Saturday, 26 Nov 2022

The Thanksgiving Leftovers Everyone Forgets

Even if my shopping is planned with military precision, the days leading up to Thanksgiving always require emergency trips to the store. Once I’m there, the single bunch of sage I came for somehow turns into yet another full bag of groceries.

Surrounded by ingredients, I am seized by both anxiety and ambition. Did those Georgia pecans I ordered back in September ever arrive? Do I really have enough squash now that I’m tripling the recipe? Shouldn’t I make a third pie this year?

The answer to these questions is always the same: Better buy more. And that’s how I end up with masses of leftovers. Not the celebrity Thanksgiving leftovers like turkey and stuffing. After all, you can just eat those.

But leftover bags of raw cranberries, extra squash that have served their purpose as centerpieces and the bunches of parsley and bags of onions I find stashed all over the house are harder to get rid of. No one wants to eat cranberry sauce once the turkey runs out. Everyone is sick of pumpkin, sweet potatoes and all things sweet and starchy.

So at this time of year, I go on the hunt for recipes that show off those ingredients, but without repeating the tastes of Thanksgiving.

Cynthia Chen McTernan is a food blogger and photographer (and lawyer) in Los Angeles whose first cookbook, “A Common Table,” has just been published. She cooks from a combination of spectacularly delicious influences: her upbringing in Virginia, her Chinese-born parents, her Korean-Hawaiian-American in-laws and her California home. All are present at Thanksgiving, she says. Her Cantonese mother insists on reserving a place at the table for her favorite spicy soy-braised lamb shanks, and the other side of the family produces platters of jeon (fritters) and mandoo (dumplings).

Between shopping for all those dishes, and buying extra of everything in case she needs to shoot pictures for her blog, Two Red Bowls, “you can’t believe how many extra ingredients I have left after Thanksgiving,” she said. She buys multiple kabocha squashes for the holiday, using its nutty flesh in the filling for pumpkin pie, and styling wedges of it into her photographs. The extras are always repurposed; she adds the purée to the custard for French toast (another hero), and the slices into a galette of caramelized onions and herbs for sweetness and bulk.

Ms. McTernan, who calls kabocha her “soul-mate squash,” said that a few years ago she told her mother all about the fabulous new squash she’d discovered in California. Her mother informed her that she had been eating it all her life, under the name “Japanese pumpkin.” Their recipe is a simple braise, popular in many parts of East Asia, where the squash is cut into chunks, stir-fried with lots of scallions, then simmered in broth until tender and soupy. It’s substantial, but light and savory — a perfect post-holiday dinner with freshly steamed rice and a soft-cooked egg.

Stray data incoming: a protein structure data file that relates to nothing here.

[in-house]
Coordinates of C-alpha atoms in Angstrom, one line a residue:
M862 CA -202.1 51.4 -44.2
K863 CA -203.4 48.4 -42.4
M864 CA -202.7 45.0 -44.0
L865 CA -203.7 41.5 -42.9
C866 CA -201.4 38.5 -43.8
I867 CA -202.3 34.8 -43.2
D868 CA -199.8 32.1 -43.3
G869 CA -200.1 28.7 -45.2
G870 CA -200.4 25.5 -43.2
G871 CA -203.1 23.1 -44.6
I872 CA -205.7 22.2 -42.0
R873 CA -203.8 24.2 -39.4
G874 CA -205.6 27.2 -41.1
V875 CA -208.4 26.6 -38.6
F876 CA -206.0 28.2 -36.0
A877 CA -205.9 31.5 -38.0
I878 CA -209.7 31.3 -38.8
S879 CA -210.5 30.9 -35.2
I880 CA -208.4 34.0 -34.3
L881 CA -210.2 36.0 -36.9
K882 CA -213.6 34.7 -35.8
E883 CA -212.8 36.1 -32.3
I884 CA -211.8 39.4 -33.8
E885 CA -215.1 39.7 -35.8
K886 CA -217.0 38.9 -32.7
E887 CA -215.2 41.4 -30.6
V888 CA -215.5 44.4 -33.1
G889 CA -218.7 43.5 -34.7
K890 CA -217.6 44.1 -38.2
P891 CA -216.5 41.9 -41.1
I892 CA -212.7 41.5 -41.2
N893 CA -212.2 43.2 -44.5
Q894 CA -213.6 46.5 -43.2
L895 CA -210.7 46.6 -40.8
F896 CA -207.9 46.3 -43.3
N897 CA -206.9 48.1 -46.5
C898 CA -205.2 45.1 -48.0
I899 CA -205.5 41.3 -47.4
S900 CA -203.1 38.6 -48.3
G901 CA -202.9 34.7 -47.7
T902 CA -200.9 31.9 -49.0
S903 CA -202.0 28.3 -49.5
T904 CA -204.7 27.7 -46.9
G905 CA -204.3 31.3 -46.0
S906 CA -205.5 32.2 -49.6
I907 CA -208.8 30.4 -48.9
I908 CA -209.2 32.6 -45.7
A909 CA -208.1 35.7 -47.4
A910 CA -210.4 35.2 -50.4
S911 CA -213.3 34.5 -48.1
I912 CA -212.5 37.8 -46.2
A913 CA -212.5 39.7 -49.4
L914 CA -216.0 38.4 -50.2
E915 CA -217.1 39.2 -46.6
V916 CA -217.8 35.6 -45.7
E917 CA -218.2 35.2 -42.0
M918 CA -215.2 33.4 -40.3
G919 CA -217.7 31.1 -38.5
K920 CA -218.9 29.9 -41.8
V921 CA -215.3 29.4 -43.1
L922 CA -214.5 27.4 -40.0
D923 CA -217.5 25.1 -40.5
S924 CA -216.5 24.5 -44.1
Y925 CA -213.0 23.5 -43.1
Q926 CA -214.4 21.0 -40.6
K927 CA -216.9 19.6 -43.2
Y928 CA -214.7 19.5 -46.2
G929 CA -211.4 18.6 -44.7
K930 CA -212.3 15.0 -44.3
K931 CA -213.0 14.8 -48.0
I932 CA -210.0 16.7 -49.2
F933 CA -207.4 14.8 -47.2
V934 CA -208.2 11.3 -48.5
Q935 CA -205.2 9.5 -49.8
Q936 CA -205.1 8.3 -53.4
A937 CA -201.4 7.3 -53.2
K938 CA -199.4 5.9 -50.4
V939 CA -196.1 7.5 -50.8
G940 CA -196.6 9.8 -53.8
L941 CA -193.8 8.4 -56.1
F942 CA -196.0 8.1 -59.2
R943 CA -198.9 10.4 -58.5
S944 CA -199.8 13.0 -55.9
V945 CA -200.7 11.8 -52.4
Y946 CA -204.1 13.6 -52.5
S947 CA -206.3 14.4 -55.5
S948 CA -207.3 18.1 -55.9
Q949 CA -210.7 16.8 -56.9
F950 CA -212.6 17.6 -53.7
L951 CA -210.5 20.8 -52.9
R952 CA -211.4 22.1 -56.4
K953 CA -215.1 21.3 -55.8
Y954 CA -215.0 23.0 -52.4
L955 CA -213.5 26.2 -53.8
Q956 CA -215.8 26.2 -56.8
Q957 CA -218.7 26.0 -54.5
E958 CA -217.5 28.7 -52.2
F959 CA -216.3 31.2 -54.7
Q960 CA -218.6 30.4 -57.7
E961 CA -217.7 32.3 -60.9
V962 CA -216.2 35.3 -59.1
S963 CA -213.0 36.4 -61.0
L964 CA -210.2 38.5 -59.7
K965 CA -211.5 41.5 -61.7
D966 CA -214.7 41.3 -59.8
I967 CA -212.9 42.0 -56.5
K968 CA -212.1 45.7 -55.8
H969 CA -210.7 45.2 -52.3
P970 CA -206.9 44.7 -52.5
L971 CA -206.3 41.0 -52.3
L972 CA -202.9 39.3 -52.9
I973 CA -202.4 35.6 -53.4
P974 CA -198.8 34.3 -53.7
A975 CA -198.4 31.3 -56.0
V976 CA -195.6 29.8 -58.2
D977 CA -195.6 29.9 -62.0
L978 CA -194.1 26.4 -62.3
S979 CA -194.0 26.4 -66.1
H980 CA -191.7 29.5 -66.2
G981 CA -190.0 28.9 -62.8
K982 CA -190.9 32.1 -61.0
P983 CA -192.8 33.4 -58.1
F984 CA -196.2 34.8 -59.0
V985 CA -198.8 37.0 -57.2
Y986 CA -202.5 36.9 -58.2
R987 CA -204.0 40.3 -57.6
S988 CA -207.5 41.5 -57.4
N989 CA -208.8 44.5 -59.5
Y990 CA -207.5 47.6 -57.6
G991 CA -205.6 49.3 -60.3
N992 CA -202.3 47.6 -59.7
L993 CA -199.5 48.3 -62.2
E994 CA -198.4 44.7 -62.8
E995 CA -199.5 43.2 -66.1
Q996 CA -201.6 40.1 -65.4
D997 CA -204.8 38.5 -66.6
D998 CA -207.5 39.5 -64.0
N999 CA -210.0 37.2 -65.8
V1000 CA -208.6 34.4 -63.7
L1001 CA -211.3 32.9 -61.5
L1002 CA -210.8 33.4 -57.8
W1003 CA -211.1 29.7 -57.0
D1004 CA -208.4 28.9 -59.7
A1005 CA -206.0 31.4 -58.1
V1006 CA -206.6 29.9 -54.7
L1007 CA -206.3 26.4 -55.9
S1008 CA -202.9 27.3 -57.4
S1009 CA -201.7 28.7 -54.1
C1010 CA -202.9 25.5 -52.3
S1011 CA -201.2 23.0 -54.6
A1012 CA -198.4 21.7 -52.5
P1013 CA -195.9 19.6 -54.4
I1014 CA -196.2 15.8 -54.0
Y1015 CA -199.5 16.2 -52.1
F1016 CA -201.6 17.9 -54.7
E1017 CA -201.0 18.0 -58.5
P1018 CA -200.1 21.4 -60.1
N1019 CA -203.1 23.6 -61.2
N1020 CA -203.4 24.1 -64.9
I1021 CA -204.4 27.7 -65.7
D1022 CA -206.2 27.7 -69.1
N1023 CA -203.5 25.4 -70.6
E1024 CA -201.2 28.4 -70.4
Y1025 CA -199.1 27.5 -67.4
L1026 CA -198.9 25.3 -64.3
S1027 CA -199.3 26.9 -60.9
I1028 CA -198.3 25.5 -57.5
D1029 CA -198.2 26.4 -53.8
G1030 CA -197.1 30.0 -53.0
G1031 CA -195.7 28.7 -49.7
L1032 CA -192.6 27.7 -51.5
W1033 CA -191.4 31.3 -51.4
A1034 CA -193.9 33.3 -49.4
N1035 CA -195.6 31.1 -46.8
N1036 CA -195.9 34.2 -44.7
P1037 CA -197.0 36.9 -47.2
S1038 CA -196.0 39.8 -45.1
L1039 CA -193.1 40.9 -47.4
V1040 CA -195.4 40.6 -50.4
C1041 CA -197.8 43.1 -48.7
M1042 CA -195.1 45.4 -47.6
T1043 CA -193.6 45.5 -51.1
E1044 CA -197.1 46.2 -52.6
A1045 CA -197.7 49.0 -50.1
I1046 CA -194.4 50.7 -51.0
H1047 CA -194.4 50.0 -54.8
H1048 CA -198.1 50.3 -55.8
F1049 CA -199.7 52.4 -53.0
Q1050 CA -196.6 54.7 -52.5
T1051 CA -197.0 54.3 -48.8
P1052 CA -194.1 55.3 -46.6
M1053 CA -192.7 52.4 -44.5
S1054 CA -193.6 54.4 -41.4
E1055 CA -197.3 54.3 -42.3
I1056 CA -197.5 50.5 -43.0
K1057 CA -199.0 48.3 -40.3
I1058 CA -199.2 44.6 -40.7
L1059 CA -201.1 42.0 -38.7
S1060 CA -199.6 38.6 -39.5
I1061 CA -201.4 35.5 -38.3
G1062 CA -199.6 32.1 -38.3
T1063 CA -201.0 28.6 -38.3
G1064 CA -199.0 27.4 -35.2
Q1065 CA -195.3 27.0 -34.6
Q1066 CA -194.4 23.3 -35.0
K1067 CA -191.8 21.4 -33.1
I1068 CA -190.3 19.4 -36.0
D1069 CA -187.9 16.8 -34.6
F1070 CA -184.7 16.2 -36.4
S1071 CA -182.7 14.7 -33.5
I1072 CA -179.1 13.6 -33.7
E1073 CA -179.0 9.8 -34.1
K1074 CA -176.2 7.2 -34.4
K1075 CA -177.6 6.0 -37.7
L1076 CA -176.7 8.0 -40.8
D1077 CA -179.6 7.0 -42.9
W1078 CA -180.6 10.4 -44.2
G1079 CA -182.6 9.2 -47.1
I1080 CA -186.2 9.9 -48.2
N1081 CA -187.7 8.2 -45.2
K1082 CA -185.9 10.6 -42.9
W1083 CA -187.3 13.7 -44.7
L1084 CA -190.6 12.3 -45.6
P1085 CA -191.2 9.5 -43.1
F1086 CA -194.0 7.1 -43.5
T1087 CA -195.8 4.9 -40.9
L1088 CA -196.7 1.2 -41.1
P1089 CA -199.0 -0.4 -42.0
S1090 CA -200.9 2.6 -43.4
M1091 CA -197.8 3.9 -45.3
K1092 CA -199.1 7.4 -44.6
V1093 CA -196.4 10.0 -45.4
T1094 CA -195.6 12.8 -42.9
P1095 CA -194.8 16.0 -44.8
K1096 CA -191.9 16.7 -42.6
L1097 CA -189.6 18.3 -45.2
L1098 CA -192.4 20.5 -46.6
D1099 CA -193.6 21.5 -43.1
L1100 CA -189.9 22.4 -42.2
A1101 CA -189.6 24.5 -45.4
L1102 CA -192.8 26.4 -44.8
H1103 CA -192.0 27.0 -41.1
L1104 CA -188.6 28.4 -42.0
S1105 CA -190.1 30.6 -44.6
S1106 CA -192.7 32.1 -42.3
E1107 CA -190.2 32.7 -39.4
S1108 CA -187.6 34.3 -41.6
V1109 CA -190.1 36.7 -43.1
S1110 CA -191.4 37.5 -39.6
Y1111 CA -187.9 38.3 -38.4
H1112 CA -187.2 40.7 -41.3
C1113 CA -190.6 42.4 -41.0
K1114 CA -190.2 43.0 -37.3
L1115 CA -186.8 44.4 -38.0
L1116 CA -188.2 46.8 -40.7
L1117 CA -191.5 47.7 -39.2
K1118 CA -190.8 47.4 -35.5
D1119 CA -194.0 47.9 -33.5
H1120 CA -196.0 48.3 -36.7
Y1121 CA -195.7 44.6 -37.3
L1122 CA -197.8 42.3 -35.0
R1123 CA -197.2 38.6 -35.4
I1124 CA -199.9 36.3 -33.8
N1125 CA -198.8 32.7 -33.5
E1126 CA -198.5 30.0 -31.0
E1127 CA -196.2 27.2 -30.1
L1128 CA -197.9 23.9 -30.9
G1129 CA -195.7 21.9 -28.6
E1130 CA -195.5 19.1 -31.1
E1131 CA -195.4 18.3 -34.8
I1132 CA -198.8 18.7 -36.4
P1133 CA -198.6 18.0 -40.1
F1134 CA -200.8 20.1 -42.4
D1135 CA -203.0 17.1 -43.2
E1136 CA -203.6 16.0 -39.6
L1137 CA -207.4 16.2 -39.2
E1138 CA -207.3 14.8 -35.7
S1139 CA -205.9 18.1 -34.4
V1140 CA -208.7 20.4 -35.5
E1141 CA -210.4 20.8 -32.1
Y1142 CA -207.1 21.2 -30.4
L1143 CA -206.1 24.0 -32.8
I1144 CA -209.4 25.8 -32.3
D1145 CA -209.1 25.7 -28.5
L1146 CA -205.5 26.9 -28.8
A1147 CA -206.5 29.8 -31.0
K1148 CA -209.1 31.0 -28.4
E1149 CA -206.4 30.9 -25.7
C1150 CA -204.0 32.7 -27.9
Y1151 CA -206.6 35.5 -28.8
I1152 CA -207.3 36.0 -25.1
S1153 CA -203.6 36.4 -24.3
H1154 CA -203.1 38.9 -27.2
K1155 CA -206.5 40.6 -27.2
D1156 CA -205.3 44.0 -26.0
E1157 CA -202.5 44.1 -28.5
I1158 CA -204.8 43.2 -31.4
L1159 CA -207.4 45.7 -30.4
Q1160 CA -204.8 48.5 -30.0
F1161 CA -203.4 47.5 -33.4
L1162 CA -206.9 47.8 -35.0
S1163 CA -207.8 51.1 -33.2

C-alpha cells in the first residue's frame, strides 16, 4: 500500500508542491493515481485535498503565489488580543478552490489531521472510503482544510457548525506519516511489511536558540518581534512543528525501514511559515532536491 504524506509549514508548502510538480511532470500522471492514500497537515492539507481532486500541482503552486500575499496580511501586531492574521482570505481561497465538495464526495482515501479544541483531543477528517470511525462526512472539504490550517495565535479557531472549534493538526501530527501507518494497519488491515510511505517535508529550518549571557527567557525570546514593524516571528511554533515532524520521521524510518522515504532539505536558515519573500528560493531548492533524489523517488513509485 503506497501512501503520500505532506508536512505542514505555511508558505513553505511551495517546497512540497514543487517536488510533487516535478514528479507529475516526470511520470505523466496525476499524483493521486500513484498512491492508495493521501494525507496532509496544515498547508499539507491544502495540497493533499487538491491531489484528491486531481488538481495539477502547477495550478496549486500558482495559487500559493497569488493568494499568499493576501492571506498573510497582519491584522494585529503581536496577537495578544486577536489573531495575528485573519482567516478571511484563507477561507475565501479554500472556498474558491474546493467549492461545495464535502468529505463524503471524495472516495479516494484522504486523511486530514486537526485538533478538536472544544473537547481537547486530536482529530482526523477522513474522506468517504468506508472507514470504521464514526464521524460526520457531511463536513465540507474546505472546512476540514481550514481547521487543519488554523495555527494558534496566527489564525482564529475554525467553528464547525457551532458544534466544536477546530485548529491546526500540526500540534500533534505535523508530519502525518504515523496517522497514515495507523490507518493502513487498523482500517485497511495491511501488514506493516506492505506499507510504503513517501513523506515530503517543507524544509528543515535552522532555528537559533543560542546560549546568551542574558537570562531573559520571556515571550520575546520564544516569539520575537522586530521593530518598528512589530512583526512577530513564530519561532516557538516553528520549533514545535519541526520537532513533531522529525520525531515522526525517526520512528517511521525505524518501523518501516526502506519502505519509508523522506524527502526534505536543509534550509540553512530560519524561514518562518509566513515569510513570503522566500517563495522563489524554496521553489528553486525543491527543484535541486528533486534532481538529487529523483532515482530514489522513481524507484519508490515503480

In an old favorite cookbook of mine called “The Good Food: Soups, Stews, and Pastas,” I rediscovered a recipe that calls for four large onions — enough to make a dent in my overflowing pantry. (This useful 1985 book by Julie Strand and Daniel Halpern has just been rescued and reissued by Ecco Press, where Mr. Halpern is editor-in-chief.) The onions are sliced and cooked very slowly, salted and covered to prevent them from caramelizing. Instead of browning, they melt into a satiny golden purée that — with a slug of cream and a squirt of tomato paste — becomes a luxurious sauce for pasta. It’s a bit like Marcella Hazan’s famous tomato-butter sauce, but with the flavor proportions reversed: more onion and dairy, and just a touch of tomato.

I will need to use up some of the extra butter I buy (for the extra pies I will run out of time to make). And the remainder of the three pounds of “mammoth” pecans that I could not resist ordering all the way from Fort Valley, Ga. And the graham crackers that I will use to line the bottom crust of my pumpkin pie to keep it crisp, as instructed by Rose Levy Beranbaum, the author of many magisterial books on baking.

So I dug through Ms. Beranbaum’s new book, a relatively modest volume titled “Rose’s Baking Basics.” It is not often that the word “basic” is attached to recipes that can run five pages or more, but Ms. Beranbaum’s meticulously documented details are what make the book perfect for new bakers.

I was gripped by her cream cheese crunch poundcake, a fluffy loaf encased in a thick crust made of crushed pecans, graham crackers, caramelized sugar and butter. With more butter, sour cream and cream cheese in the batter, the finished cake is rich but light, with a fine-grained texture — like a frozen supermarket poundcake, but in the best possible way.

“I was never allowed to have sweets like that growing up,” said Ms. Beranbaum, whose mother was a dentist. “I’m sure that has something to do with why I’ve spent the rest of my life baking.”

Ms. Beranbaum’s favorite leftover is not sweet but salty: a whole 18-pound ham that her supermarket throws in along with her enormous Thanksgiving order. She soaks it, portions it and freezes it, for a whole winter’s worth of soups and sandwiches.

Recipes: Linguine With Melted Onions and Cream | Simmered Kabocha Squash With Scallions | Pecan Crunch Cream Cheese Poundcake

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Julia Moskin, a Food reporter since 2004, writes about restaurants, chefs, trends and home cooking. She investigates the best recipes for kitchen classics in her video column Recipe Lab and was part of a team that won a Pulitzer Prize in 2018 for reporting on workplace sexual harassment. @juliamoskin Facebook

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